<span lang='en'>More on Kaballah and Art</span>

More on Kaballah and Art

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I feel obligated to speak about a certain subject.

I am sometimes asked about the choice of my colors, and also in connection with the Kaballah, as my works suggest that I know something of Kaballah, and there is much Torah on the subject of colors in Pardes Rimonim of the R’mak and in other places. My answer to these questions is that I know very little on this subject from these texts. This is a little surprising, even to myself, since this is one of the main focal points of my life…nevertheless, the truth is that I do not feel that it is the most pressing matter to familiarize myself with these texts before other matters in Avodas Hashem. This is because, even though I hold, strongly, that every Jew must involve himself with all four levels of Pardes to the greatest extant that he can, and not push off the deeper levels for later, until he has ‘mastered the peshat’, for if so, that later often never comes; rather he must strive to work in the whole orchard his whole life…(much needs to said about this, but here is not the place); in any case, one must know very well, where he is truly holding, and not fool himself, as to his true level. This is true always, but in ‘higher’ places this is especially true, as a small error in a higher place can cause much damage, Heaven forbid.

Therefore I understand in myself that my use of color is not something which I can successfully subjugate to my learning of the meaning of colors according to the Kaballah, as I do not know how what is written in Kaballah about the colors relates to our world, much less to the places in my own heart and imagination from which my choices and uses of color emanate from. The most important thing is that the choices that the artist make do not deviate from his true self, wherever he may be; from there he must try, with all his might, to make true choices, and not try to jump to a place which he knows is truth but which he himself will have no footing there. He can only fall, whether he knows it or not, Heaven forbid.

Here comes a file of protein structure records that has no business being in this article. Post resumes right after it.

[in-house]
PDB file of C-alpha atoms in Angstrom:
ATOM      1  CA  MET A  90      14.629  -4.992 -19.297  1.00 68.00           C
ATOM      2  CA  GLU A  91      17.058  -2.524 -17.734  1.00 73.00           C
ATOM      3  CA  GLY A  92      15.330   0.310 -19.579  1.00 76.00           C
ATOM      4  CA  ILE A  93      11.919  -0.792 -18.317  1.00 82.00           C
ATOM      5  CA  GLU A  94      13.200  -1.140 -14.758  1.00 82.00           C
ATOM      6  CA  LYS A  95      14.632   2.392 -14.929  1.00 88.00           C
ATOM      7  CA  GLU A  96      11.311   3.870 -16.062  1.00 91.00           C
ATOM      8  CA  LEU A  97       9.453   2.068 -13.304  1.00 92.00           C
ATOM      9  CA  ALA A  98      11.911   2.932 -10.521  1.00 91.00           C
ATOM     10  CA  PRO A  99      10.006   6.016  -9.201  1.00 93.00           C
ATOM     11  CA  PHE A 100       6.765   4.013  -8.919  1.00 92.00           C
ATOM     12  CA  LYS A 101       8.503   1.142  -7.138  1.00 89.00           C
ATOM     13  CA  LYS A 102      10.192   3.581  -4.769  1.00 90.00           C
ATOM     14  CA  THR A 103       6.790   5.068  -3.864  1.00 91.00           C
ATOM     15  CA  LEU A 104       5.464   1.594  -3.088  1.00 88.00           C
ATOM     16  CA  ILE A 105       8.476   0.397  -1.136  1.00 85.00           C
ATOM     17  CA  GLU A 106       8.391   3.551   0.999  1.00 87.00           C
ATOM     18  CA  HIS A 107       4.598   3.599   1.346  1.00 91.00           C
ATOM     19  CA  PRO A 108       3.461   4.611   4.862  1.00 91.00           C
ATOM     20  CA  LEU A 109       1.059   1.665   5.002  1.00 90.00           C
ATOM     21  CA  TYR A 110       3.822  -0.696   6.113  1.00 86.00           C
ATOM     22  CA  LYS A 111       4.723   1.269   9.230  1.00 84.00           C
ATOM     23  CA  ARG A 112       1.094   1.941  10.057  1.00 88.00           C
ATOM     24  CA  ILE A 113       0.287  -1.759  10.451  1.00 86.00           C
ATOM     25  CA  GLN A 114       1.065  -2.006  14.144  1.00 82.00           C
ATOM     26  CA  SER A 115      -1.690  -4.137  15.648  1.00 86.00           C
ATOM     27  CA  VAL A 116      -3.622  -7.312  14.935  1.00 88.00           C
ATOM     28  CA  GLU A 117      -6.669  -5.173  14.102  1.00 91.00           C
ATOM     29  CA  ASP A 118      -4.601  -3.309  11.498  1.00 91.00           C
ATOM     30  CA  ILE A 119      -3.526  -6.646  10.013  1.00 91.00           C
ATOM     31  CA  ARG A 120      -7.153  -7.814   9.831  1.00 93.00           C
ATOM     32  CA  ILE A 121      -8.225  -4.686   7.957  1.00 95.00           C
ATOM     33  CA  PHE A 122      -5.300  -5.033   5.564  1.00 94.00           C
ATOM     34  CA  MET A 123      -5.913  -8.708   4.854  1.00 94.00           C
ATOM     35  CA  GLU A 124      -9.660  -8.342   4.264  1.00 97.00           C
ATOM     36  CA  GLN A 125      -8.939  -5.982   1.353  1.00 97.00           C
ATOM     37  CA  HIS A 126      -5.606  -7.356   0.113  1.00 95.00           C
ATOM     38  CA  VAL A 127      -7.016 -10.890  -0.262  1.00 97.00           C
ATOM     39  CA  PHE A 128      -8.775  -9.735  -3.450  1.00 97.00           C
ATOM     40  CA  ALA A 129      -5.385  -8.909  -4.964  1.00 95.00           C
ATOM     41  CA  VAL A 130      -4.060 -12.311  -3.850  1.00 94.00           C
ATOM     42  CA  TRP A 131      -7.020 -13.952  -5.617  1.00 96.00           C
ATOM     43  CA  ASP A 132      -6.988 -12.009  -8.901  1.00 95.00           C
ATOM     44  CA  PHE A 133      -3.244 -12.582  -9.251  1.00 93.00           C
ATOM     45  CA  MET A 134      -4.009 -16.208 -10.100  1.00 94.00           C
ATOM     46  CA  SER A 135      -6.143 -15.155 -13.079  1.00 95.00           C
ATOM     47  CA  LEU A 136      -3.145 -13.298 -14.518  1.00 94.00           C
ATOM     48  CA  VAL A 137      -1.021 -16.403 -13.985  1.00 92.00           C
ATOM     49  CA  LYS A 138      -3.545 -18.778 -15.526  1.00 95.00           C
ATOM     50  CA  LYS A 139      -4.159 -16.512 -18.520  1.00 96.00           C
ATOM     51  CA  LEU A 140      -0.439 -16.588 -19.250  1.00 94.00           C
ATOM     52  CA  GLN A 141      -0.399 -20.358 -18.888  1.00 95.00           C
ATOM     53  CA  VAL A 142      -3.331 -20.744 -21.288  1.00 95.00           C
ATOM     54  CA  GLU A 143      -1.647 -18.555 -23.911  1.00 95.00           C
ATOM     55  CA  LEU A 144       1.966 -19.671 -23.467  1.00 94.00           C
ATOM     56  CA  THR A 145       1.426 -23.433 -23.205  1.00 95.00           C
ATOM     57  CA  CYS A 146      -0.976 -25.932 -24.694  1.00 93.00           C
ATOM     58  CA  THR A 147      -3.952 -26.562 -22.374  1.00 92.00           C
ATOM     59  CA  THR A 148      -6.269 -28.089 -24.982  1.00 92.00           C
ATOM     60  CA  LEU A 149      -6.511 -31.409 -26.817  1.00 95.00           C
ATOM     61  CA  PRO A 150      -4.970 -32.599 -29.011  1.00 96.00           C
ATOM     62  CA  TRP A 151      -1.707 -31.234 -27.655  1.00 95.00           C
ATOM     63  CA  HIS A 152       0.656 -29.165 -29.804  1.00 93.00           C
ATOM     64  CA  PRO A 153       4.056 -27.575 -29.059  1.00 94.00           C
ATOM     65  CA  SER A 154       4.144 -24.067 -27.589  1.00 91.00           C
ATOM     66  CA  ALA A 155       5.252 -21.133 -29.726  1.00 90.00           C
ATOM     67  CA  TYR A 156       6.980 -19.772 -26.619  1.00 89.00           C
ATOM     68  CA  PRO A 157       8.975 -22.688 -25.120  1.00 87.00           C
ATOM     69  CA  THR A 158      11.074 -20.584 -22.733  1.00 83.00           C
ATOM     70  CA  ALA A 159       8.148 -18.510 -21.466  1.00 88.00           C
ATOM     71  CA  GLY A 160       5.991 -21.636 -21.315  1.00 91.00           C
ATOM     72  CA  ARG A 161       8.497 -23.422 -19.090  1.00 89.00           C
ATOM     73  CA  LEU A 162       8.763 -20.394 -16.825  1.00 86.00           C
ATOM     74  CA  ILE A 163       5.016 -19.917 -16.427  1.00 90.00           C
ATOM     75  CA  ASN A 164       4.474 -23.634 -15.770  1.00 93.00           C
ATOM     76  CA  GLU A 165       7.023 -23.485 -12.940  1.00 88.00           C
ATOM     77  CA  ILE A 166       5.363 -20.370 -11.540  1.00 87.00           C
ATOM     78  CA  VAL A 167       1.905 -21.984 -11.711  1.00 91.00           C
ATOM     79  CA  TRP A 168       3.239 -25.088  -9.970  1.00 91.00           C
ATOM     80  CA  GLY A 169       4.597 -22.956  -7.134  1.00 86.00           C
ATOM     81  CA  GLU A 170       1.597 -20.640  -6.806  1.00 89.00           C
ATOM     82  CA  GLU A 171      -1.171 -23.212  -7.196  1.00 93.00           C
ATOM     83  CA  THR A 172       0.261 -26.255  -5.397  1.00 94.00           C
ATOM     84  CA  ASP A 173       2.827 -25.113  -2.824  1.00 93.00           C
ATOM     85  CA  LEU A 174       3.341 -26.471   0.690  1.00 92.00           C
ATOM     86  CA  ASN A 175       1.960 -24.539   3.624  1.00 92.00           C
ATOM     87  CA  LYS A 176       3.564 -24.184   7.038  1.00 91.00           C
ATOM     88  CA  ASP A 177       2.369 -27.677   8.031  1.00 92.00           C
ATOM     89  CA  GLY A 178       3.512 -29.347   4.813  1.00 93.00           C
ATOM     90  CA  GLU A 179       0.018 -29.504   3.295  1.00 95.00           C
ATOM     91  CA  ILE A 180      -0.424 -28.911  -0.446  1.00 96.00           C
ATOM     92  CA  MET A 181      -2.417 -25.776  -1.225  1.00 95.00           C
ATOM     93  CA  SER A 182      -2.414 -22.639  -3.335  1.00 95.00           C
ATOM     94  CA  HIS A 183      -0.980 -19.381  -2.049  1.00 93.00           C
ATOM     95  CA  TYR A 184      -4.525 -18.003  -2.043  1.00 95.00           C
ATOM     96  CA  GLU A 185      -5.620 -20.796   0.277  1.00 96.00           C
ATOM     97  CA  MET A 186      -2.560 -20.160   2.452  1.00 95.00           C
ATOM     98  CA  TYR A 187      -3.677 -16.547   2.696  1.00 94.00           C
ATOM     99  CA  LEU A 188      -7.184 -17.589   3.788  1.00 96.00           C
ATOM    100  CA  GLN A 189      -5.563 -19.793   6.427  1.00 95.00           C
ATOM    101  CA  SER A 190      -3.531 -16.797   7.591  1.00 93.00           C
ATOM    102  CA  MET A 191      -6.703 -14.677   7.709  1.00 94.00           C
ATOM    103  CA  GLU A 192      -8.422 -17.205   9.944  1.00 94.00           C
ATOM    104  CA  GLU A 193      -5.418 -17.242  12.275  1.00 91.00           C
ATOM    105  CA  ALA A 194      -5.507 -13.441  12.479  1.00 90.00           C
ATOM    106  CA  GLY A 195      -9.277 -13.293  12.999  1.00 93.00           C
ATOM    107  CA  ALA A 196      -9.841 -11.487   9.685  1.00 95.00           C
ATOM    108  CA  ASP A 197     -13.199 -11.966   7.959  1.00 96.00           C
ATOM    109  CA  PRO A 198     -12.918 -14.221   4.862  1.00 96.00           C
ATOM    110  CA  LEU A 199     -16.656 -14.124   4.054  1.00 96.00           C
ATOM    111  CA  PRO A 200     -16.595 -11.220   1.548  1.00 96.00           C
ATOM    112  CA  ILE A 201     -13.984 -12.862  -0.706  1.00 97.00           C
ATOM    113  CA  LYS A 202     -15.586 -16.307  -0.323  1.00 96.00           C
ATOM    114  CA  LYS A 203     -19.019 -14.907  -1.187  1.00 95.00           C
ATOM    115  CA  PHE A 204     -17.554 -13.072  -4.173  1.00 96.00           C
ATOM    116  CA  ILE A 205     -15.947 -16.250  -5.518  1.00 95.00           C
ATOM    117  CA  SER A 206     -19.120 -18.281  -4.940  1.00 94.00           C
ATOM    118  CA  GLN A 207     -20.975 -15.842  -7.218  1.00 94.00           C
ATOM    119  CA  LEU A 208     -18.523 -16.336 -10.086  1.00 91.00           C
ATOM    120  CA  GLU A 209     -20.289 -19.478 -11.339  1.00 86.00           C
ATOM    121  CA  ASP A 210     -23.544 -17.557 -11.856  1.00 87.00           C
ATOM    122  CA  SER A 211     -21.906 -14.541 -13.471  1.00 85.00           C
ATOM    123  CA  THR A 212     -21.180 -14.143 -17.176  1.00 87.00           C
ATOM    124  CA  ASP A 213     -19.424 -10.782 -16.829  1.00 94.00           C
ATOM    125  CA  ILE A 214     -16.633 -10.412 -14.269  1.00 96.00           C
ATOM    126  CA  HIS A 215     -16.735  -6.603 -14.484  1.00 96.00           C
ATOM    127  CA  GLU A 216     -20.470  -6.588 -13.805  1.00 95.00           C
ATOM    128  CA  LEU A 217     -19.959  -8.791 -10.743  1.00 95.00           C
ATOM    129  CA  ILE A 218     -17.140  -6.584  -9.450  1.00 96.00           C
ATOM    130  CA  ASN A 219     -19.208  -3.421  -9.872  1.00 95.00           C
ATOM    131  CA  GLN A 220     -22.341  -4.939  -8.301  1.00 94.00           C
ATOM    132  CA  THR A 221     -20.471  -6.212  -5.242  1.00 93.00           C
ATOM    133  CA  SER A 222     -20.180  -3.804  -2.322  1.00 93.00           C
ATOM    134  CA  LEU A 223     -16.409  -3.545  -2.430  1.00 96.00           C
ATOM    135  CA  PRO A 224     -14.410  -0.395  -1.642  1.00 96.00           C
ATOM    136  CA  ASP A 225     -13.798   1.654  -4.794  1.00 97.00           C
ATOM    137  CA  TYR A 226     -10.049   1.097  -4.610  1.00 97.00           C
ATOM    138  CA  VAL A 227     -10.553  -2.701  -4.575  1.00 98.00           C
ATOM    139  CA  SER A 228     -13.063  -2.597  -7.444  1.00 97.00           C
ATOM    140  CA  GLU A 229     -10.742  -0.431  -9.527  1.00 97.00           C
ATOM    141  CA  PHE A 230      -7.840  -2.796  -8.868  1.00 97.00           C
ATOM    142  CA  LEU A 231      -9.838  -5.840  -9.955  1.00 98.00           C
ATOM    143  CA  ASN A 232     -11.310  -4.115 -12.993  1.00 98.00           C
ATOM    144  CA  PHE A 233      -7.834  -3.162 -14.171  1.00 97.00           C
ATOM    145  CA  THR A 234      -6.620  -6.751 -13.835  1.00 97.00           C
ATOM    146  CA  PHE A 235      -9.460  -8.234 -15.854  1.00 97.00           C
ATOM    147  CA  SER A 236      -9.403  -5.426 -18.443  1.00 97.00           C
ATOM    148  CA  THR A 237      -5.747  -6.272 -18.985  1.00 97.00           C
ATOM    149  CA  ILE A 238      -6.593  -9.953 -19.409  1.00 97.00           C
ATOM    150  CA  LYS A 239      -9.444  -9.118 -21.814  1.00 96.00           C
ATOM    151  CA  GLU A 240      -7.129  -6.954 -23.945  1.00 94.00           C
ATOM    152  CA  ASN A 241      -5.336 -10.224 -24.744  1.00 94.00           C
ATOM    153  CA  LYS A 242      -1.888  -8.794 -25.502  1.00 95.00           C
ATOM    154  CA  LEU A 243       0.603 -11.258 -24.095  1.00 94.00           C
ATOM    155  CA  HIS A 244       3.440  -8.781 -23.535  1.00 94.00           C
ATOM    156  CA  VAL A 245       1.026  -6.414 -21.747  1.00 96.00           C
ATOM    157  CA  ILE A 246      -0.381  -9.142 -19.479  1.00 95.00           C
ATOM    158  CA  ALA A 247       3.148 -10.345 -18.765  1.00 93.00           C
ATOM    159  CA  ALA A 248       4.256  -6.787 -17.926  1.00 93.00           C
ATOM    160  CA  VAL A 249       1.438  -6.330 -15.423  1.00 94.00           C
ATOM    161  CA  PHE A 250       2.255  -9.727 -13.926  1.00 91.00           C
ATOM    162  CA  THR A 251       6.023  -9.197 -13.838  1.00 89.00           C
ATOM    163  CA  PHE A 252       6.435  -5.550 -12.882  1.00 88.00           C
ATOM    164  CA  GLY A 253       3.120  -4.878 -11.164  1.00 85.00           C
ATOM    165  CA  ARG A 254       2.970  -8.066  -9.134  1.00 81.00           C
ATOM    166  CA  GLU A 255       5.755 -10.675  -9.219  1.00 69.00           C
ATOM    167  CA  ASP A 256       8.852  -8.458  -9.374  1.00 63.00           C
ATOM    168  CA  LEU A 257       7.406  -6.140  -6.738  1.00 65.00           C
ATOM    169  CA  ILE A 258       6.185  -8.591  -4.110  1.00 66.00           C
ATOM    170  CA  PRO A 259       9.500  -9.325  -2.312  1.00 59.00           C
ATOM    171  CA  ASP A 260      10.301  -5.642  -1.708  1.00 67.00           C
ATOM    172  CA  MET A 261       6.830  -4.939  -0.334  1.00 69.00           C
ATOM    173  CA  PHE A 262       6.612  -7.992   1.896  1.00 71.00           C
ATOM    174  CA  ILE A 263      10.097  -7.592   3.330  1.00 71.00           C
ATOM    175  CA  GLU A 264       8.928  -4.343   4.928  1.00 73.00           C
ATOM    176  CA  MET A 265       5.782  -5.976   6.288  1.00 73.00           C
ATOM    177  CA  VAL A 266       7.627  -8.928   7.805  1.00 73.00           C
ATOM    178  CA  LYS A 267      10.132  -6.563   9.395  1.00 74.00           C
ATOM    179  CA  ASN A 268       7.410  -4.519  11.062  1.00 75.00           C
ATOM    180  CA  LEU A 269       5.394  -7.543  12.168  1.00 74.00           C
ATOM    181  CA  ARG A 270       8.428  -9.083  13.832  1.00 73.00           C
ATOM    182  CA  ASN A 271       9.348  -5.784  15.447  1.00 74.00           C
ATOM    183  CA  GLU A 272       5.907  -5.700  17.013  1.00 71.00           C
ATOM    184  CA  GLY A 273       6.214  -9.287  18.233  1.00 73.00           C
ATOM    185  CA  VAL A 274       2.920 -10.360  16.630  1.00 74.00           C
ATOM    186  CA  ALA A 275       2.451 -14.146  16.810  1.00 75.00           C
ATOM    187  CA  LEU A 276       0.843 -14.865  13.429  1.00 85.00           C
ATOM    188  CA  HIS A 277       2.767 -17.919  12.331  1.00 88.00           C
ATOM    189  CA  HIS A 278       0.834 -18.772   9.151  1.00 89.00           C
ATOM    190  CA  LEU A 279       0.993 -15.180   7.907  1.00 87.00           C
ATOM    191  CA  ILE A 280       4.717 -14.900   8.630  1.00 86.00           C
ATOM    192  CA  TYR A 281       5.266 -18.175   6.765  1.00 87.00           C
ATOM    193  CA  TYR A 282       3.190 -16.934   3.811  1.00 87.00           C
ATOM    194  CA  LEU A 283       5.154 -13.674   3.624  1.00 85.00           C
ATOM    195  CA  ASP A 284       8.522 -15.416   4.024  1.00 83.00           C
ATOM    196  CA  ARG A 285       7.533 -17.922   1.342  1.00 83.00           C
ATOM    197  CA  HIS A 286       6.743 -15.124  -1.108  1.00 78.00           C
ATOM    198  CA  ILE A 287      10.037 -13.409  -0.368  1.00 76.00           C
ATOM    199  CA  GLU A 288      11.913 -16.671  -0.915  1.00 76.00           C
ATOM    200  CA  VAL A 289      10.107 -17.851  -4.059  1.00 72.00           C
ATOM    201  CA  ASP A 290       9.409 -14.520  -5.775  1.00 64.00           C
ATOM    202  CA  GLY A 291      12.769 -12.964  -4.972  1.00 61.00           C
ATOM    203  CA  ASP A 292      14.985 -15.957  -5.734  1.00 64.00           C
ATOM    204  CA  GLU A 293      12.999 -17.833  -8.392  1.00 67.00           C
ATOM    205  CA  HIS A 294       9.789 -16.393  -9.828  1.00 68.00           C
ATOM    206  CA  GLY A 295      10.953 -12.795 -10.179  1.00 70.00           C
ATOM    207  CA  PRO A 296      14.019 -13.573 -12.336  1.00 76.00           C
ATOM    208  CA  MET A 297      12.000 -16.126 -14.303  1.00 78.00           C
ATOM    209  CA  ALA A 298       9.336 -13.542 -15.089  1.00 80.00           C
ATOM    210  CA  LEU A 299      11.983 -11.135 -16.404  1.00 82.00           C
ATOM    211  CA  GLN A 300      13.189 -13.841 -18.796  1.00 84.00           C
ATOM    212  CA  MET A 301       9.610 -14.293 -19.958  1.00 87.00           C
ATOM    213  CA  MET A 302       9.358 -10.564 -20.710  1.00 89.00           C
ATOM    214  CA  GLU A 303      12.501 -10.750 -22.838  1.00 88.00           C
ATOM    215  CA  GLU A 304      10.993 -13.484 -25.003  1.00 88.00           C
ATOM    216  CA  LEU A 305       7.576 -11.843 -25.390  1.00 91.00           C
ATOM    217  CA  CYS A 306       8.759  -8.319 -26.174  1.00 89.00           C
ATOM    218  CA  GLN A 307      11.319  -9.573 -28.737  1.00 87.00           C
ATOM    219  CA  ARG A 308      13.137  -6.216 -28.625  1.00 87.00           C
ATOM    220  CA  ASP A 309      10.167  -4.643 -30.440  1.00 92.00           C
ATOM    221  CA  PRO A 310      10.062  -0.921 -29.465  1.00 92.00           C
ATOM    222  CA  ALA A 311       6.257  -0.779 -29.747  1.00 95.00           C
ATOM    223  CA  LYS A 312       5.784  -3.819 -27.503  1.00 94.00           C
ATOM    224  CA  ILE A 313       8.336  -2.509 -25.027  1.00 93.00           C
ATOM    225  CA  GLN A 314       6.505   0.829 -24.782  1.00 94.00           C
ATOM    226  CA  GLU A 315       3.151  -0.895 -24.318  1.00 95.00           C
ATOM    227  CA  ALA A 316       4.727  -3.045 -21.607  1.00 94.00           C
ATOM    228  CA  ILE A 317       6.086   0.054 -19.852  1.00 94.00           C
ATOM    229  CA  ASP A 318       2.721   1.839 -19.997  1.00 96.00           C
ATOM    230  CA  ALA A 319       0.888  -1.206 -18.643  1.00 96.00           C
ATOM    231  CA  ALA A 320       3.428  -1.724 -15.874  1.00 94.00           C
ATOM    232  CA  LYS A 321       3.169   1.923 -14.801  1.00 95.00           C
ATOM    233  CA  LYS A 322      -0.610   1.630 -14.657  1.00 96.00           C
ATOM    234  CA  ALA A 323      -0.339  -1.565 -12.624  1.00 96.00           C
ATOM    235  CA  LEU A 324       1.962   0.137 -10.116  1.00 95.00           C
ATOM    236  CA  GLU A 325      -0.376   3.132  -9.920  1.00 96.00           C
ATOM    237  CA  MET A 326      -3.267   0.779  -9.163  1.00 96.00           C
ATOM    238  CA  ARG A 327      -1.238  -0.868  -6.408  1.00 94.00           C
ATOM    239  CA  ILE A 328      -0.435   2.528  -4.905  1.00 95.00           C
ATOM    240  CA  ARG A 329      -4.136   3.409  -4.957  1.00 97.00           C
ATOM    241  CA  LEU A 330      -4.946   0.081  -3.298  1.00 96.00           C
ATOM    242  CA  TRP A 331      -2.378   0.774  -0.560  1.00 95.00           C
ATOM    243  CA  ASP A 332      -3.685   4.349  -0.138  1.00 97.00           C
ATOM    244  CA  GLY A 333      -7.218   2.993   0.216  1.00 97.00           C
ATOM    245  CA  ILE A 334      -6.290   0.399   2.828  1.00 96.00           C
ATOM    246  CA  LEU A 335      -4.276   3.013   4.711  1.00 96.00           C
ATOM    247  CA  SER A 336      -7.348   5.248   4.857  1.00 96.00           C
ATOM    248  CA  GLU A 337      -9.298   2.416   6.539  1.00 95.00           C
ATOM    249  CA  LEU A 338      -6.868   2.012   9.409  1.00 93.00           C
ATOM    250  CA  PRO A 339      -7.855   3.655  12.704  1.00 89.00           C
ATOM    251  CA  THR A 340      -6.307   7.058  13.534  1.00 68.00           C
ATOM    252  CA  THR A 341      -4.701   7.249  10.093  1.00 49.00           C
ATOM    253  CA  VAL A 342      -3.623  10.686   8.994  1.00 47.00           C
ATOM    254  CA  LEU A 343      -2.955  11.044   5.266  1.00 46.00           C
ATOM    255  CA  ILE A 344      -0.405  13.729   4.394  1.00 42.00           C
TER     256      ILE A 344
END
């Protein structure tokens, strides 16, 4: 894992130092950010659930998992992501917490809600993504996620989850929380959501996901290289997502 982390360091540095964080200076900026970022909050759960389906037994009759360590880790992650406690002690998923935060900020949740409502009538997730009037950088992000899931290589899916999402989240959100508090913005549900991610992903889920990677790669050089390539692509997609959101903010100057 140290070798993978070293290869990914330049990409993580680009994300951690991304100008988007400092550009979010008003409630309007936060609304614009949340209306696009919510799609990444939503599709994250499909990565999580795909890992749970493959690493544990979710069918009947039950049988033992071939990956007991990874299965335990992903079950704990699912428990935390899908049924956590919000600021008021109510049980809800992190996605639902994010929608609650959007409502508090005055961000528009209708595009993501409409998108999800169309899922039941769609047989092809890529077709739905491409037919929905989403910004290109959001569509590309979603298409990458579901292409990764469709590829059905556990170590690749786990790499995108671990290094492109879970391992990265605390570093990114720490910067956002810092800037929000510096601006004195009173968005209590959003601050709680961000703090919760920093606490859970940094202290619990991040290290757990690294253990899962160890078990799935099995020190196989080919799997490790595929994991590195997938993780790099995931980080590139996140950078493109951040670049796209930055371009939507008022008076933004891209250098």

Would it only be that I was on such a level to understand, in reality, how my choices in color relate to the upper worlds; May Hashem, in His awesome mercy grant me this, soon; but until then, the advice is definitely not to have my wisdom exceed my deeds.

If one asks; if so, then what do you do pictures of sections of the Zohar, and even diagrams of the spherot, etc., which you admit that you don’t understand?

The answer is that it is important for me to attach myself to all the Torah, at whatever level that I can. If I do a painting of a ‘simple’ statement of our sages such as, for example, : Hillel said: If I am not for myself who will be for me..”; can I say that I really understand this? I understand what I understand, but the greater depth of the Torah is always beyond me. Thus so, I permit myself, even encourage myself to grapple with the deeper aspects of the Torah; even if all that I understood of them was how the shapes of the letters appear to my eyes, it would be worthwhil to paint these subjects, for I am attaching myself to Kedushah.

The point here is that it forbidden to lie to oneself about his level.

Another important related point: “You saw no image” (Devarim 4, 15); the Torah warns us over and over that spirituality is not something that can be pictured, and furthermore, to picture spirituality is to enter into the realm of idolatry. I have approached this subject many times, it perhaps being the central issue of these essays. Here I wish to restate that, especially in the deeper aspects of the Torah it is essential for the artist, not to, even in the slightest, think that he can picture spiritual realities. It may be difficult to describe what the artist is allowed to do in trying to make truly spiritual works (which he is obligated to do, in my opinion). But what is forbidden is clear to me, it is forbidden to pictorialize spiritual realities. That is, he must know that it is impossible to do, and therefore he should have no fantasies about doing it. If Hashem gives me the strength, this subject requires still much greater treatment, although it is sad that it even be mentioned. I enter into all this because I see, that in artist’s enthusiasm to paint truly spiritual paintings, that is, based on the Torah and the true Massoret, and to have their works reach eager eyes, they use available representational means. In my opinion, the deeper the subject the more one must avoid all pictorialization. In my opinion, only non-representational art is appropriate for a Jew; and with that he must still avoid countless stumbling blocks. May Hashem give me the strength for elaborating and clarifying these points, for would it be that I was born only for elucidating this matter it would be enough.

featured image:

אמרות ד’ אמרות טהורות כסף צרוף בעליל לארץ מזוקק שבעתיים

(תהילים י”ב’: ז)

The words of Hashem are pure words, as silver tried in a crucible, they shall indeed come to the earth, seven times refined.

(Tehillim 12:7)

Oil on canvas

ציור שמן על קנבס

תשע”ג

60 cm. x 50 cm.

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